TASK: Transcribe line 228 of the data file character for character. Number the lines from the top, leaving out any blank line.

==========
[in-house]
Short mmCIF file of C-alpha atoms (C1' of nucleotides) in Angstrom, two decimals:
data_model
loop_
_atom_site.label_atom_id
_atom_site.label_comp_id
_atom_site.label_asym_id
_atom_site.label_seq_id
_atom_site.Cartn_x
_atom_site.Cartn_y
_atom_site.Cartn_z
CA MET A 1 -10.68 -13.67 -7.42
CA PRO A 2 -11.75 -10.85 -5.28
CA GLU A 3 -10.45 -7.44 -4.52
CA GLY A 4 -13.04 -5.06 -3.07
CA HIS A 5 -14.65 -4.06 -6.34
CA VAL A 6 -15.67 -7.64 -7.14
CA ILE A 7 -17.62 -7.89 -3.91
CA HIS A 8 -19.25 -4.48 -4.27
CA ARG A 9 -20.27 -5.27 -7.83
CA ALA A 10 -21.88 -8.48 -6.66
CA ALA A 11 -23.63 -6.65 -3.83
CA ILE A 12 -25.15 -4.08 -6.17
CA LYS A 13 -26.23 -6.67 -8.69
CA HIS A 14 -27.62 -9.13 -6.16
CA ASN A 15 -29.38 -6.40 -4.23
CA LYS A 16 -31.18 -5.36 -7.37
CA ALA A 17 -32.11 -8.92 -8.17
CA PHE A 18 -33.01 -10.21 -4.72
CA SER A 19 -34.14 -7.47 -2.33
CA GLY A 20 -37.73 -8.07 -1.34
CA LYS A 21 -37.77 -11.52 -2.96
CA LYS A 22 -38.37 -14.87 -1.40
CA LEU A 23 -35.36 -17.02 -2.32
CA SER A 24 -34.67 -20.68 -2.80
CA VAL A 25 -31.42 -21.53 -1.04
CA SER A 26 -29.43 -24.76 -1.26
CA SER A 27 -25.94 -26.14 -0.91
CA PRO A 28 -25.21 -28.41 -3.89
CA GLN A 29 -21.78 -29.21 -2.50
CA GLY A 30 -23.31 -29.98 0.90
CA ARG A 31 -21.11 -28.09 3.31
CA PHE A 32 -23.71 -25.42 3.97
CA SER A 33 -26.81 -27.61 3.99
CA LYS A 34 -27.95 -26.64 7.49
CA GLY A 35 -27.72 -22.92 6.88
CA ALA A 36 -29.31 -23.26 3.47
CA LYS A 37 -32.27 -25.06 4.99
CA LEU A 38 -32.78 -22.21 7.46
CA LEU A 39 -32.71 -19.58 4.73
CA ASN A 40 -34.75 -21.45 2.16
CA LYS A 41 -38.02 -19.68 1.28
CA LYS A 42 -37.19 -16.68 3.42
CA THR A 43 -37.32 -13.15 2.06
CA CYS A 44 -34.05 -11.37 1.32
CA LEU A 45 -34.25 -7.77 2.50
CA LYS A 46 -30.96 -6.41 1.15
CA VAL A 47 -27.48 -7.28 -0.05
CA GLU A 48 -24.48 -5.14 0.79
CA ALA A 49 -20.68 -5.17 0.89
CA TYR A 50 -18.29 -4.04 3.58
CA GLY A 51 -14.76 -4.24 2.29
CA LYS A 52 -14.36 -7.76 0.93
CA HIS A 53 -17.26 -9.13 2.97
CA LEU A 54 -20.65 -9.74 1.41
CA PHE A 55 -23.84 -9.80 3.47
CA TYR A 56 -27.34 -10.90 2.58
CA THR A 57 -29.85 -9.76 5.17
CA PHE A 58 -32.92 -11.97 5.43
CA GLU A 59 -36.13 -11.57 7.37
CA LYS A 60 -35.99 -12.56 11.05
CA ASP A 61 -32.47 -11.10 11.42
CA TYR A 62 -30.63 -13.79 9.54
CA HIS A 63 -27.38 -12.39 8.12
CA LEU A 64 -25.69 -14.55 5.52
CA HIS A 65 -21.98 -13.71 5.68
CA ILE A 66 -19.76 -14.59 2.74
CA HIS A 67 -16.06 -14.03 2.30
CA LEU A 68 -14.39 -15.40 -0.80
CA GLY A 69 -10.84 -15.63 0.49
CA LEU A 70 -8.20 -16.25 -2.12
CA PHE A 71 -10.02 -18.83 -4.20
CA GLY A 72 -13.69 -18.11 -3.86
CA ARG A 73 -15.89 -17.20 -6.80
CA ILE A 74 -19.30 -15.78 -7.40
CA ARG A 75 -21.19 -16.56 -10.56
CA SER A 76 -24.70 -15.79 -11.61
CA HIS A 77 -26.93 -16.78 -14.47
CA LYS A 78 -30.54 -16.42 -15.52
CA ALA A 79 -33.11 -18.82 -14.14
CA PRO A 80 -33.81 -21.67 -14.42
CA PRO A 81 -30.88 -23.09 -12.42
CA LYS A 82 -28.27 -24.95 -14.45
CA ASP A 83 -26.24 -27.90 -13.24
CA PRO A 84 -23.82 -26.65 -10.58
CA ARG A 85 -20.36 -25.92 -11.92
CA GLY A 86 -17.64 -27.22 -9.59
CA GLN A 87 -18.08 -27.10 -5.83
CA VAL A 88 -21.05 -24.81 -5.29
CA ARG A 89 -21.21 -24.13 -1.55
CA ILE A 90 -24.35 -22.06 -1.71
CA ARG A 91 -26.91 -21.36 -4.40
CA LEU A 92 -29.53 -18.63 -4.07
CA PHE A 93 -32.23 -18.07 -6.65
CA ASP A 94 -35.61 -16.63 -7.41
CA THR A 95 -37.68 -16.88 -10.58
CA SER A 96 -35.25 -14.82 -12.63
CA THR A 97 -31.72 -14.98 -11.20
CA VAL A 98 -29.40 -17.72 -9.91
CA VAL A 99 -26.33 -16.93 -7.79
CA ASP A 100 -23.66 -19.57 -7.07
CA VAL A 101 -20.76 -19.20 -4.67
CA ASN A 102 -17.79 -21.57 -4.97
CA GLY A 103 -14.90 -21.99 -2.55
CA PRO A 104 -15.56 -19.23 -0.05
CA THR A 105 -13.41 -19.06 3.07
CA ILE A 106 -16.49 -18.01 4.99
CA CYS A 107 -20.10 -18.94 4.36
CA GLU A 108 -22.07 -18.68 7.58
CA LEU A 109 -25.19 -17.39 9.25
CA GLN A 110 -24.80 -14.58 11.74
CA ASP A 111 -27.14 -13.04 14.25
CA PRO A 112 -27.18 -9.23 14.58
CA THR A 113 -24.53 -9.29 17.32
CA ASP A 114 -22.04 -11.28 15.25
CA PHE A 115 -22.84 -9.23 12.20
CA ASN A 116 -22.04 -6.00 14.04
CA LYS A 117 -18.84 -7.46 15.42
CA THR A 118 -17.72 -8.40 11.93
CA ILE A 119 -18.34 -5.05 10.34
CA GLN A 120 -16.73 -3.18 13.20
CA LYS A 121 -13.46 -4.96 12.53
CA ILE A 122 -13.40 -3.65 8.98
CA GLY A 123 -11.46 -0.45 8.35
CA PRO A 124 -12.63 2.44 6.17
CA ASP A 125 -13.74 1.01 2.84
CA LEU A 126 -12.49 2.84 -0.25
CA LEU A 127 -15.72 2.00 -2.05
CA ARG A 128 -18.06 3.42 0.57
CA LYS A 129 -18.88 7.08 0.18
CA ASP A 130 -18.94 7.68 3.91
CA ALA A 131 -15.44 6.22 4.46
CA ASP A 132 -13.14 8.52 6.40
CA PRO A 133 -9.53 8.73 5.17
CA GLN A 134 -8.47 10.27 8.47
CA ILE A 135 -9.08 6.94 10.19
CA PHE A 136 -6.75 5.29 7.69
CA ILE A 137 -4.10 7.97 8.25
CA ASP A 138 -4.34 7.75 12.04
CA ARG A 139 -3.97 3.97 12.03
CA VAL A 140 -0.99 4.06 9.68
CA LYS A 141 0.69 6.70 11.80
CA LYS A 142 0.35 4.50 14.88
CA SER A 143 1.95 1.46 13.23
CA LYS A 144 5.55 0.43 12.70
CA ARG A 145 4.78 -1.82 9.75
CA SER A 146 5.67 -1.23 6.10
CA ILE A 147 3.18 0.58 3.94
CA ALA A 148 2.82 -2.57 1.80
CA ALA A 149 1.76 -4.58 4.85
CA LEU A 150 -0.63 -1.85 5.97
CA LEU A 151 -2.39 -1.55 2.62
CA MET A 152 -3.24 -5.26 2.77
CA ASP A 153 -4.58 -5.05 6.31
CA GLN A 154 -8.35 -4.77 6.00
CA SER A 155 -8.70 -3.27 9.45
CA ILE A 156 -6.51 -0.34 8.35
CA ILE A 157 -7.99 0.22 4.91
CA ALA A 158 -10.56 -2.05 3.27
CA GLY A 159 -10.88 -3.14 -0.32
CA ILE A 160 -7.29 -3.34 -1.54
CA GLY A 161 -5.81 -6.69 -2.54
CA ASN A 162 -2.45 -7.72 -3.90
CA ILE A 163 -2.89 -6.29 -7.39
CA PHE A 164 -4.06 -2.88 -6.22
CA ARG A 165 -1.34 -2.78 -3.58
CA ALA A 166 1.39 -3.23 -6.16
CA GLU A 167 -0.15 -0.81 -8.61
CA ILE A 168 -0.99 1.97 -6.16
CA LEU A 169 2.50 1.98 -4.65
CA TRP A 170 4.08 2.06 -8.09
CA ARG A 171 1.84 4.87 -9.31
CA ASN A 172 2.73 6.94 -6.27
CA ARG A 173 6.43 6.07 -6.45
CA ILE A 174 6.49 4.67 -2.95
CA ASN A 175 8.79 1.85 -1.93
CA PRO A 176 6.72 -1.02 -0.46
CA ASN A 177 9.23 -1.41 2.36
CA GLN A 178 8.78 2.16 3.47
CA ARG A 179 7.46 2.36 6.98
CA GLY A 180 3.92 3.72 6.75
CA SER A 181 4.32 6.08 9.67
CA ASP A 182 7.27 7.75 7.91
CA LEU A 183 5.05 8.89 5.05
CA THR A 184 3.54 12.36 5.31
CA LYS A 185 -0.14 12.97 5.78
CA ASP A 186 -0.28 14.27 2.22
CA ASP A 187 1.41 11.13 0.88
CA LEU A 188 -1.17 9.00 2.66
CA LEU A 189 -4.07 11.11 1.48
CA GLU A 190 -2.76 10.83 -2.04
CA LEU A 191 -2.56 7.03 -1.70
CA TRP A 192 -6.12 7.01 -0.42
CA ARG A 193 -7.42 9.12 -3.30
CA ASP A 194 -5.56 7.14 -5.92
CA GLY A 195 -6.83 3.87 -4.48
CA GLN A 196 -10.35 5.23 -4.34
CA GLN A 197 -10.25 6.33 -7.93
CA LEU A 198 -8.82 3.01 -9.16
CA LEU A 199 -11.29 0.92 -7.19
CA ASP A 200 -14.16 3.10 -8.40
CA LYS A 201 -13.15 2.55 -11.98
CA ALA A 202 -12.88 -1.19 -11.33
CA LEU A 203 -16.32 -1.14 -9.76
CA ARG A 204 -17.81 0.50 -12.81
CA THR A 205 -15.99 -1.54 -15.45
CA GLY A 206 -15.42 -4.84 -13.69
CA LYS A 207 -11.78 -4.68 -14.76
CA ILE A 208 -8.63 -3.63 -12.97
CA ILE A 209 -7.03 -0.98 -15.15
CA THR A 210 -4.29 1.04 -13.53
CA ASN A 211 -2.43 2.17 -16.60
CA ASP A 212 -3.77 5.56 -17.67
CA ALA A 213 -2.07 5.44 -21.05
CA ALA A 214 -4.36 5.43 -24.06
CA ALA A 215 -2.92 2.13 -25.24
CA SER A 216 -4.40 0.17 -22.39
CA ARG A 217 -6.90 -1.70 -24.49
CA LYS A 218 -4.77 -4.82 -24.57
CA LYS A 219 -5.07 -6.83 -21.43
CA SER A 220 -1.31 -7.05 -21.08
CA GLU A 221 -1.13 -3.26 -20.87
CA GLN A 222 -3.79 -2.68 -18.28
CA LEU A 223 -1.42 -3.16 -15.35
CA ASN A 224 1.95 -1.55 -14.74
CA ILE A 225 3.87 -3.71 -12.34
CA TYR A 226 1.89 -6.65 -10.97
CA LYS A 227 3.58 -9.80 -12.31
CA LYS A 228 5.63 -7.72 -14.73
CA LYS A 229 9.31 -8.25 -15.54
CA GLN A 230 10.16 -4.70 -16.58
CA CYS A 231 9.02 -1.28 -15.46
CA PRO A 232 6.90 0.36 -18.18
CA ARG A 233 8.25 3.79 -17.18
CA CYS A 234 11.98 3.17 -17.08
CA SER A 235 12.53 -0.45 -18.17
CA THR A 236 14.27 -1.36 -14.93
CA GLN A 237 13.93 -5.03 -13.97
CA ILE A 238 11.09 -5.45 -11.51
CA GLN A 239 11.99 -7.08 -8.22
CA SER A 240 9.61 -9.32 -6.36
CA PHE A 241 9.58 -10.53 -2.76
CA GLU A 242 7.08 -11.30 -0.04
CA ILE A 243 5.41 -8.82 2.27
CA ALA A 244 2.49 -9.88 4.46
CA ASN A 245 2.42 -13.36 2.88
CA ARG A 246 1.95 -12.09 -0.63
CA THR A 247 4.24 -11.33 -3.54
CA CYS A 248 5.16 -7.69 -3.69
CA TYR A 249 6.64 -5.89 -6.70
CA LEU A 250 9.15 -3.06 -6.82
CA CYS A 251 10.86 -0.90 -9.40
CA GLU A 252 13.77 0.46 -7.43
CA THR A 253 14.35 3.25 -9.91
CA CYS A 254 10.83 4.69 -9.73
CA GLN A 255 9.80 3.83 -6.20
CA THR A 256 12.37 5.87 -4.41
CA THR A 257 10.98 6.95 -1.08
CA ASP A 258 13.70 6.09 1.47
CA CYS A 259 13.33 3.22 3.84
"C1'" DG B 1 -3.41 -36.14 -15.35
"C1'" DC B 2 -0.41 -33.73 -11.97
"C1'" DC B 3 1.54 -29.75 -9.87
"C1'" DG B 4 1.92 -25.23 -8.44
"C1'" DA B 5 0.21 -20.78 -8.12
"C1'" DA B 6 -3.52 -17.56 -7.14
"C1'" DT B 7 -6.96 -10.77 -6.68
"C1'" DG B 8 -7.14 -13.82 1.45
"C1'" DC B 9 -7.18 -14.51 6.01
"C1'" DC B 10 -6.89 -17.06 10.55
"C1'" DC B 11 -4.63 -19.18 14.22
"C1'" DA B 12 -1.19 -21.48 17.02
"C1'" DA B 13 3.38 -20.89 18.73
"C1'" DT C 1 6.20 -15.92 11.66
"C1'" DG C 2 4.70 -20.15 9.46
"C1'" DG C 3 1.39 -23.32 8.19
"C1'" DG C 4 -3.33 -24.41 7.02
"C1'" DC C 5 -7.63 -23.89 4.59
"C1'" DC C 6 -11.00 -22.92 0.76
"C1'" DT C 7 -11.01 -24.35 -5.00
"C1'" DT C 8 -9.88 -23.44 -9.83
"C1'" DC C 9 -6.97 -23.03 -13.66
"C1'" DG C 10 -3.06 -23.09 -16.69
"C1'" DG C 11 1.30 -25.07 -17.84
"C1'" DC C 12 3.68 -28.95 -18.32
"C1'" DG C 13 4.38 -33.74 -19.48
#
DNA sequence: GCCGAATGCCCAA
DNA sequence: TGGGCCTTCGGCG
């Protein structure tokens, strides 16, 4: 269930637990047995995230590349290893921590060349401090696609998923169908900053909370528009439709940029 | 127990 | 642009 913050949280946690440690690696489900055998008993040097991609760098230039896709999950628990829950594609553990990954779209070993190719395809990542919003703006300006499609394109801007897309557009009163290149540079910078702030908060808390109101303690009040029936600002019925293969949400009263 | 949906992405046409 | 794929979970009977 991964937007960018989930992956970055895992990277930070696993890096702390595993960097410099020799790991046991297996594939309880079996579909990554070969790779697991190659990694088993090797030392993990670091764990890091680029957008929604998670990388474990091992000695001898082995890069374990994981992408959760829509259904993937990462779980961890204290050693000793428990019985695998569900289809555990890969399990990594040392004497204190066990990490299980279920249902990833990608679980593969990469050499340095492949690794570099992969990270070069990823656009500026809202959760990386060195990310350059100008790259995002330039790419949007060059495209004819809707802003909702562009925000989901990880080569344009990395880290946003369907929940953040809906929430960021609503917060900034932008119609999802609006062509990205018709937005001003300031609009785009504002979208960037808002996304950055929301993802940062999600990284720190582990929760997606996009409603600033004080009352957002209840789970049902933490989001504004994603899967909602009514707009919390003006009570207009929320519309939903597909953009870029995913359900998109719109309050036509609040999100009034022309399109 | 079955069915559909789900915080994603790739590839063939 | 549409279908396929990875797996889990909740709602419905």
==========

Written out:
CA ARG A 217 -6.90 -1.70 -24.49